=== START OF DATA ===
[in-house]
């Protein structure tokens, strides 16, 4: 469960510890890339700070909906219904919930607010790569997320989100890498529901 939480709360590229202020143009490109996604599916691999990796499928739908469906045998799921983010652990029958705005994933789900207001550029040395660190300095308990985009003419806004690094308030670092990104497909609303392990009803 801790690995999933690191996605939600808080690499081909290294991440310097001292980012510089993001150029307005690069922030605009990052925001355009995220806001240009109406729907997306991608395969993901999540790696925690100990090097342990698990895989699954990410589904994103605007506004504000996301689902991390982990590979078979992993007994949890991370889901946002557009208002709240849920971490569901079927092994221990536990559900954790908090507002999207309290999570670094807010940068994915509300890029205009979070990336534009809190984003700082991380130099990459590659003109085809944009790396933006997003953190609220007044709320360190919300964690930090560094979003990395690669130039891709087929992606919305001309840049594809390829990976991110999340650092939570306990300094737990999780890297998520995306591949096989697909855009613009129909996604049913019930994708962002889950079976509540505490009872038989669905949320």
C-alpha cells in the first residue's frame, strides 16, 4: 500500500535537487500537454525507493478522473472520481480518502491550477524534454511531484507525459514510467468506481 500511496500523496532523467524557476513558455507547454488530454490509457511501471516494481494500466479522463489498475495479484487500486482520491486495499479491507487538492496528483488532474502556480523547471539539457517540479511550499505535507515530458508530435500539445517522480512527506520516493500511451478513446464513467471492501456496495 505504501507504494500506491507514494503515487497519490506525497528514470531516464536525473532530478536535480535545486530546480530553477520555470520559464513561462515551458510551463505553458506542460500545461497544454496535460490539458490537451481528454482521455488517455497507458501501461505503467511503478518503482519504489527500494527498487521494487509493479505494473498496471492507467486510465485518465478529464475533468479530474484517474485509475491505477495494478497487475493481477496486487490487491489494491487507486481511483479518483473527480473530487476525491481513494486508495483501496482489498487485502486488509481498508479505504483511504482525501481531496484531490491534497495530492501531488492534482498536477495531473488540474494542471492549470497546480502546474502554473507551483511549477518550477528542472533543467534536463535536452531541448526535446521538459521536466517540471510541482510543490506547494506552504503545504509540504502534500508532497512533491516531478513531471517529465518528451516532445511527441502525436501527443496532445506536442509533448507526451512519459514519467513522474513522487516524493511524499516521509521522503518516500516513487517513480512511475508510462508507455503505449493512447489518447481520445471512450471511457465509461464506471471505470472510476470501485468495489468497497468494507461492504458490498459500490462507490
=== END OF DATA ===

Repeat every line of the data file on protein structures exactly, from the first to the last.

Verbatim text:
[in-house]
């Protein structure tokens, strides 16, 4: 469960510890890339700070909906219904919930607010790569997320989100890498529901 939480709360590229202020143009490109996604599916691999990796499928739908469906045998799921983010652990029958705005994933789900207001550029040395660190300095308990985009003419806004690094308030670092990104497909609303392990009803 801790690995999933690191996605939600808080690499081909290294991440310097001292980012510089993001150029307005690069922030605009990052925001355009995220806001240009109406729907997306991608395969993901999540790696925690100990090097342990698990895989699954990410589904994103605007506004504000996301689902991390982990590979078979992993007994949890991370889901946002557009208002709240849920971490569901079927092994221990536990559900954790908090507002999207309290999570670094807010940068994915509300890029205009979070990336534009809190984003700082991380130099990459590659003109085809944009790396933006997003953190609220007044709320360190919300964690930090560094979003990395690669130039891709087929992606919305001309840049594809390829990976991110999340650092939570306990300094737990999780890297998520995306591949096989697909855009613009129909996604049913019930994708962002889950079976509540505490009872038989669905949320």
C-alpha cells in the first residue's frame, strides 16, 4: 500500500535537487500537454525507493478522473472520481480518502491550477524534454511531484507525459514510467468506481 500511496500523496532523467524557476513558455507547454488530454490509457511501471516494481494500466479522463489498475495479484487500486482520491486495499479491507487538492496528483488532474502556480523547471539539457517540479511550499505535507515530458508530435500539445517522480512527506520516493500511451478513446464513467471492501456496495 505504501507504494500506491507514494503515487497519490506525497528514470531516464536525473532530478536535480535545486530546480530553477520555470520559464513561462515551458510551463505553458506542460500545461497544454496535460490539458490537451481528454482521455488517455497507458501501461505503467511503478518503482519504489527500494527498487521494487509493479505494473498496471492507467486510465485518465478529464475533468479530474484517474485509475491505477495494478497487475493481477496486487490487491489494491487507486481511483479518483473527480473530487476525491481513494486508495483501496482489498487485502486488509481498508479505504483511504482525501481531496484531490491534497495530492501531488492534482498536477495531473488540474494542471492549470497546480502546474502554473507551483511549477518550477528542472533543467534536463535536452531541448526535446521538459521536466517540471510541482510543490506547494506552504503545504509540504502534500508532497512533491516531478513531471517529465518528451516532445511527441502525436501527443496532445506536442509533448507526451512519459514519467513522474513522487516524493511524499516521509521522503518516500516513487517513480512511475508510462508507455503505449493512447489518447481520445471512450471511457465509461464506471471505470472510476470501485468495489468497497468494507461492504458490498459500490462507490